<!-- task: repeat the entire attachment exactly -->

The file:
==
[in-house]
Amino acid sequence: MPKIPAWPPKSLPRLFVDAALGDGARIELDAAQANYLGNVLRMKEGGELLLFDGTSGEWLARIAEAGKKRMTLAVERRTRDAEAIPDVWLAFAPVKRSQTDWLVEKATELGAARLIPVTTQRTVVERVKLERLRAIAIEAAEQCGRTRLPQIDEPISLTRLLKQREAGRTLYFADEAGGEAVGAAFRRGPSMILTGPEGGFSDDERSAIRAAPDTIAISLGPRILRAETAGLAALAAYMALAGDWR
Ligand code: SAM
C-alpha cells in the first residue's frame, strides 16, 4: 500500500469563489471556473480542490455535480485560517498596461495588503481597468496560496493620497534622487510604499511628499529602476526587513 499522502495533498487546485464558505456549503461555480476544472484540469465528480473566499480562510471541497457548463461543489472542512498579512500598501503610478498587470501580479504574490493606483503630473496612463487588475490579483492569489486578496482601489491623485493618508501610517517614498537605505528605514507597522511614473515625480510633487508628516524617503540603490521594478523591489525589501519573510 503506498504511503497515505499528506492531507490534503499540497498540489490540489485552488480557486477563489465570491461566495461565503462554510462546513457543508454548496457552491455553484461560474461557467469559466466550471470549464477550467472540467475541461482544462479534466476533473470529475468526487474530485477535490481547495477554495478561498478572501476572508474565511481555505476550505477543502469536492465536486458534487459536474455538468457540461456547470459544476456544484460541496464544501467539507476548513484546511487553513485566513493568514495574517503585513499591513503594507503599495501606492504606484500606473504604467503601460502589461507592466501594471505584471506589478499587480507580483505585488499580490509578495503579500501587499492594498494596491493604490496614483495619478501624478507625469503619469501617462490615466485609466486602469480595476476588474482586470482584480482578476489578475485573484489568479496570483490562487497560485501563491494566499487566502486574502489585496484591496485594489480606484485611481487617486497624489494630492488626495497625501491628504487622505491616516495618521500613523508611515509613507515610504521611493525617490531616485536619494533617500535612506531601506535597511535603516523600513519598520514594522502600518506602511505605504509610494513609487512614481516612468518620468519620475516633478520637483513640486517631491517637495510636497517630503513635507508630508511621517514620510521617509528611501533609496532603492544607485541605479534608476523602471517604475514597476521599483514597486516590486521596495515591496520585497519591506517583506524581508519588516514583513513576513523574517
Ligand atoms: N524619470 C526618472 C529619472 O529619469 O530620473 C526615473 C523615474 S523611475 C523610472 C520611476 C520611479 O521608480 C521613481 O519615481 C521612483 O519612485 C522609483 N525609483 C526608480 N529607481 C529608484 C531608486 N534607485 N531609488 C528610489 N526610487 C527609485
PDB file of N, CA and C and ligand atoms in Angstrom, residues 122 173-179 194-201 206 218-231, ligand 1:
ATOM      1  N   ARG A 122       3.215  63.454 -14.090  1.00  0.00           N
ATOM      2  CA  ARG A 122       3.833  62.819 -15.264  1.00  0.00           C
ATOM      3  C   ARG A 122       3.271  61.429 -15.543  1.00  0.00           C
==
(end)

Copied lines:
[in-house]
Amino acid sequence: MPKIPAWPPKSLPRLFVDAALGDGARIELDAAQANYLGNVLRMKEGGELLLFDGTSGEWLARIAEAGKKRMTLAVERRTRDAEAIPDVWLAFAPVKRSQTDWLVEKATELGAARLIPVTTQRTVVERVKLERLRAIAIEAAEQCGRTRLPQIDEPISLTRLLKQREAGRTLYFADEAGGEAVGAAFRRGPSMILTGPEGGFSDDERSAIRAAPDTIAISLGPRILRAETAGLAALAAYMALAGDWR
Ligand code: SAM
C-alpha cells in the first residue's frame, strides 16, 4: 500500500469563489471556473480542490455535480485560517498596461495588503481597468496560496493620497534622487510604499511628499529602476526587513 499522502495533498487546485464558505456549503461555480476544472484540469465528480473566499480562510471541497457548463461543489472542512498579512500598501503610478498587470501580479504574490493606483503630473496612463487588475490579483492569489486578496482601489491623485493618508501610517517614498537605505528605514507597522511614473515625480510633487508628516524617503540603490521594478523591489525589501519573510 503506498504511503497515505499528506492531507490534503499540497498540489490540489485552488480557486477563489465570491461566495461565503462554510462546513457543508454548496457552491455553484461560474461557467469559466466550471470549464477550467472540467475541461482544462479534466476533473470529475468526487474530485477535490481547495477554495478561498478572501476572508474565511481555505476550505477543502469536492465536486458534487459536474455538468457540461456547470459544476456544484460541496464544501467539507476548513484546511487553513485566513493568514495574517503585513499591513503594507503599495501606492504606484500606473504604467503601460502589461507592466501594471505584471506589478499587480507580483505585488499580490509578495503579500501587499492594498494596491493604490496614483495619478501624478507625469503619469501617462490615466485609466486602469480595476476588474482586470482584480482578476489578475485573484489568479496570483490562487497560485501563491494566499487566502486574502489585496484591496485594489480606484485611481487617486497624489494630492488626495497625501491628504487622505491616516495618521500613523508611515509613507515610504521611493525617490531616485536619494533617500535612506531601506535597511535603516523600513519598520514594522502600518506602511505605504509610494513609487512614481516612468518620468519620475516633478520637483513640486517631491517637495510636497517630503513635507508630508511621517514620510521617509528611501533609496532603492544607485541605479534608476523602471517604475514597476521599483514597486516590486521596495515591496520585497519591506517583506524581508519588516514583513513576513523574517
Ligand atoms: N524619470 C526618472 C529619472 O529619469 O530620473 C526615473 C523615474 S523611475 C523610472 C520611476 C520611479 O521608480 C521613481 O519615481 C521612483 O519612485 C522609483 N525609483 C526608480 N529607481 C529608484 C531608486 N534607485 N531609488 C528610489 N526610487 C527609485
PDB file of N, CA and C and ligand atoms in Angstrom, residues 122 173-179 194-201 206 218-231, ligand 1:
ATOM      1  N   ARG A 122       3.215  63.454 -14.090  1.00  0.00           N
ATOM      2  CA  ARG A 122       3.833  62.819 -15.264  1.00  0.00           C
ATOM      3  C   ARG A 122       3.271  61.429 -15.543  1.00  0.00           C